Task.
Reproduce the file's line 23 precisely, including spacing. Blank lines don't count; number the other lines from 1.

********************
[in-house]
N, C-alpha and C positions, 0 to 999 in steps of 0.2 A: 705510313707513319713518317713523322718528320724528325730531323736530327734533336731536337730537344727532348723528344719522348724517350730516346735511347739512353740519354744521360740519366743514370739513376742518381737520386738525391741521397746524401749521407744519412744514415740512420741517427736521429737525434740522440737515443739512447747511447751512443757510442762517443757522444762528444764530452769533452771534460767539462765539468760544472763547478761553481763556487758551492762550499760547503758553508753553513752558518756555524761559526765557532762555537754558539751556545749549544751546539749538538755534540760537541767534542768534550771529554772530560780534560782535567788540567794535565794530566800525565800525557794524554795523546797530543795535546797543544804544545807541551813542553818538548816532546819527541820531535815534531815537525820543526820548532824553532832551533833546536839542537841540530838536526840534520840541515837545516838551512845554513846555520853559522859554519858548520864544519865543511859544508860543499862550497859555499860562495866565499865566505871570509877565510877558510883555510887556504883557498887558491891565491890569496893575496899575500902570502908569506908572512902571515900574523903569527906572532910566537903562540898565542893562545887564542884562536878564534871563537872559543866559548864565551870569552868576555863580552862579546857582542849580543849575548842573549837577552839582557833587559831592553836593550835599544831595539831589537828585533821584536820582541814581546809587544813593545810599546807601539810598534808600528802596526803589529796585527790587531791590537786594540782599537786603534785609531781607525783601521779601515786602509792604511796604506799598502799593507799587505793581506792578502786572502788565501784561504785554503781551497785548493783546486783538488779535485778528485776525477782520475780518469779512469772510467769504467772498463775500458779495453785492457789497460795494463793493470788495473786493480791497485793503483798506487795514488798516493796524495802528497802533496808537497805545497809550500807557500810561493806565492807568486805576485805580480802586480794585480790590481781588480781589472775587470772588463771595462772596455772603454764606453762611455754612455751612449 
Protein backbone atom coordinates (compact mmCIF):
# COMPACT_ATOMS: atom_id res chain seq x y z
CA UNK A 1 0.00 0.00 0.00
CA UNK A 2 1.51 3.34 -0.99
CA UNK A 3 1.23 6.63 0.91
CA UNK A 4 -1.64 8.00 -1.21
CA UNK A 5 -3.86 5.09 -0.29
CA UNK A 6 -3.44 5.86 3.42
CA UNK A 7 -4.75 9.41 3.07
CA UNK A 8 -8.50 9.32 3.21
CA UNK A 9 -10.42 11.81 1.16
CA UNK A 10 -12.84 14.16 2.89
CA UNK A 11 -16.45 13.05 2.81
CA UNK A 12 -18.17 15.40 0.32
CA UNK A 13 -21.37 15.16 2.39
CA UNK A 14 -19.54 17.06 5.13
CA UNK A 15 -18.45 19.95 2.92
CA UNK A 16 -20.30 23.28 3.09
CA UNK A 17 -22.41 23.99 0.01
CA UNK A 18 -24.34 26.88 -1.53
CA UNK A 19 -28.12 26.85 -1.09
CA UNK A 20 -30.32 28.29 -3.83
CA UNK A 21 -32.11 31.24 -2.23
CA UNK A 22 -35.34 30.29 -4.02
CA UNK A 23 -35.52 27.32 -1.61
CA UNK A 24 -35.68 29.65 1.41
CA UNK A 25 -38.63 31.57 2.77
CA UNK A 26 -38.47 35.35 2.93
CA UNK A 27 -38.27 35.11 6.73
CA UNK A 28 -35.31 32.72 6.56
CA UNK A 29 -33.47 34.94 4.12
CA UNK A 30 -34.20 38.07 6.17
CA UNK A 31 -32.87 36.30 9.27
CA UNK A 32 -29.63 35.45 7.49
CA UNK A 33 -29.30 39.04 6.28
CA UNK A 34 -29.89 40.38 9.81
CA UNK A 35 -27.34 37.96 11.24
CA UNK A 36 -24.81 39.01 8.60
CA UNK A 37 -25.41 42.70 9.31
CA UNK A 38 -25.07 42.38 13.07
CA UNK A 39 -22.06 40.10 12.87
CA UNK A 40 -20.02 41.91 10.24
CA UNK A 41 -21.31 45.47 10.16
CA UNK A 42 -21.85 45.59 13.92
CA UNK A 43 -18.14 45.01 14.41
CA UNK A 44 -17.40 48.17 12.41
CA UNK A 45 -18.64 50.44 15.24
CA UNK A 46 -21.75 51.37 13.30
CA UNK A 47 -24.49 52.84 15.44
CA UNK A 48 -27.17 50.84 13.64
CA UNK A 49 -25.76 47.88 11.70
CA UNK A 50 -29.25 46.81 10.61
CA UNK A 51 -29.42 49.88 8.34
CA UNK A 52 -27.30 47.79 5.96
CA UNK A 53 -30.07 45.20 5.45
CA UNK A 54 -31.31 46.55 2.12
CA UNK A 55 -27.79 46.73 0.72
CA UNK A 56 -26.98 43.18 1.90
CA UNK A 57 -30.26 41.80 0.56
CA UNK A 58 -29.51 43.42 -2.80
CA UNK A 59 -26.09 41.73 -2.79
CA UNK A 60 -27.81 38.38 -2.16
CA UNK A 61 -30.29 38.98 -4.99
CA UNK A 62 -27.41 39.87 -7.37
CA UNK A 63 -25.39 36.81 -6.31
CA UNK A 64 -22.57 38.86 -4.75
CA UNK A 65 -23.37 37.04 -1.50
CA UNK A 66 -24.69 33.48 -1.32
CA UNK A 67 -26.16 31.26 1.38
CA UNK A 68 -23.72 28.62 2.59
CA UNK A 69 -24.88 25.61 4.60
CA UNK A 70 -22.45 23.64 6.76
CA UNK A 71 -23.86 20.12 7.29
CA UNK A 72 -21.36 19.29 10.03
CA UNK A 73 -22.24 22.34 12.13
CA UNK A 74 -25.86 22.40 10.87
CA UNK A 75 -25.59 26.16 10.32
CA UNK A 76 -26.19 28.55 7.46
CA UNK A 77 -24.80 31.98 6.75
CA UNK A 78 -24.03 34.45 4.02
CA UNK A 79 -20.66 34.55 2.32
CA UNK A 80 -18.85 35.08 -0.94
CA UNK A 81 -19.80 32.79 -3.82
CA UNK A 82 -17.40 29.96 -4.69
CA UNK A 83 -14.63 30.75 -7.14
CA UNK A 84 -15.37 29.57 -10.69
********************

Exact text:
CA UNK A 19 -28.12 26.85 -1.09